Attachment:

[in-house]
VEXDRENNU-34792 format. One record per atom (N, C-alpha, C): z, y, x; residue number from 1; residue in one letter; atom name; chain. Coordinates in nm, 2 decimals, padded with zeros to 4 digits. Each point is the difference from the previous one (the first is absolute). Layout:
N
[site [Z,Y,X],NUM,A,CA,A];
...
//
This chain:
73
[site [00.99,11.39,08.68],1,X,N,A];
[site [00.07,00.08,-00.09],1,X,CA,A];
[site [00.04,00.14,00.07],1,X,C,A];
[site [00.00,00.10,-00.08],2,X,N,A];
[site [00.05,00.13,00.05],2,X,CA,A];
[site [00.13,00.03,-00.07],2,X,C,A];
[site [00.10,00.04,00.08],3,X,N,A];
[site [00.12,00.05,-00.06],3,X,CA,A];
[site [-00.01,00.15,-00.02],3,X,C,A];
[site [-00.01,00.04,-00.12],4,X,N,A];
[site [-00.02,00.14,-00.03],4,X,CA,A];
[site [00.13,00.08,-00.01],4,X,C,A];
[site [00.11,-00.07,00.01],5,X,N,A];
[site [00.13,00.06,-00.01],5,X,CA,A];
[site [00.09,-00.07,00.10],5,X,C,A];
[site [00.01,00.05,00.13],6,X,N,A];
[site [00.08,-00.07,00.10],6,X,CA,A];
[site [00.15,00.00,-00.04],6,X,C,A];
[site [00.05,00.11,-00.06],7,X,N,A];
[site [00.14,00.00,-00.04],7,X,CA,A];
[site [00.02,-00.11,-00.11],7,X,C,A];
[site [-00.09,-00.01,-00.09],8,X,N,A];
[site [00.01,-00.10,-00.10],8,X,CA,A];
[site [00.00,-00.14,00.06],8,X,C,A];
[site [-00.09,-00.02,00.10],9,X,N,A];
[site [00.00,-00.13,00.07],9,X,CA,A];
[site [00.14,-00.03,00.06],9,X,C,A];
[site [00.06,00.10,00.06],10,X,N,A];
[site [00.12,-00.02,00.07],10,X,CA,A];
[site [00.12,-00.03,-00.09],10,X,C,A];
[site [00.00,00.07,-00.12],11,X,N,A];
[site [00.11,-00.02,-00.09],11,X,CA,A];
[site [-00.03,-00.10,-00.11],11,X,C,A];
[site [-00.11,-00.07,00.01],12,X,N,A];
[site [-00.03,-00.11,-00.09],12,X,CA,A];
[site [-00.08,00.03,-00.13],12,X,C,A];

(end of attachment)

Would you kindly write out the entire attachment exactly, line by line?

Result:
[in-house]
VEXDRENNU-34792 format. One record per atom (N, C-alpha, C): z, y, x; residue number from 1; residue in one letter; atom name; chain. Coordinates in nm, 2 decimals, padded with zeros to 4 digits. Each point is the difference from the previous one (the first is absolute). Layout:
N
[site [Z,Y,X],NUM,A,CA,A];
...
//
This chain:
73
[site [00.99,11.39,08.68],1,X,N,A];
[site [00.07,00.08,-00.09],1,X,CA,A];
[site [00.04,00.14,00.07],1,X,C,A];
[site [00.00,00.10,-00.08],2,X,N,A];
[site [00.05,00.13,00.05],2,X,CA,A];
[site [00.13,00.03,-00.07],2,X,C,A];
[site [00.10,00.04,00.08],3,X,N,A];
[site [00.12,00.05,-00.06],3,X,CA,A];
[site [-00.01,00.15,-00.02],3,X,C,A];
[site [-00.01,00.04,-00.12],4,X,N,A];
[site [-00.02,00.14,-00.03],4,X,CA,A];
[site [00.13,00.08,-00.01],4,X,C,A];
[site [00.11,-00.07,00.01],5,X,N,A];
[site [00.13,00.06,-00.01],5,X,CA,A];
[site [00.09,-00.07,00.10],5,X,C,A];
[site [00.01,00.05,00.13],6,X,N,A];
[site [00.08,-00.07,00.10],6,X,CA,A];
[site [00.15,00.00,-00.04],6,X,C,A];
[site [00.05,00.11,-00.06],7,X,N,A];
[site [00.14,00.00,-00.04],7,X,CA,A];
[site [00.02,-00.11,-00.11],7,X,C,A];
[site [-00.09,-00.01,-00.09],8,X,N,A];
[site [00.01,-00.10,-00.10],8,X,CA,A];
[site [00.00,-00.14,00.06],8,X,C,A];
[site [-00.09,-00.02,00.10],9,X,N,A];
[site [00.00,-00.13,00.07],9,X,CA,A];
[site [00.14,-00.03,00.06],9,X,C,A];
[site [00.06,00.10,00.06],10,X,N,A];
[site [00.12,-00.02,00.07],10,X,CA,A];
[site [00.12,-00.03,-00.09],10,X,C,A];
[site [00.00,00.07,-00.12],11,X,N,A];
[site [00.11,-00.02,-00.09],11,X,CA,A];
[site [-00.03,-00.10,-00.11],11,X,C,A];
[site [-00.11,-00.07,00.01],12,X,N,A];
[site [-00.03,-00.11,-00.09],12,X,CA,A];
[site [-00.08,00.03,-00.13],12,X,C,A];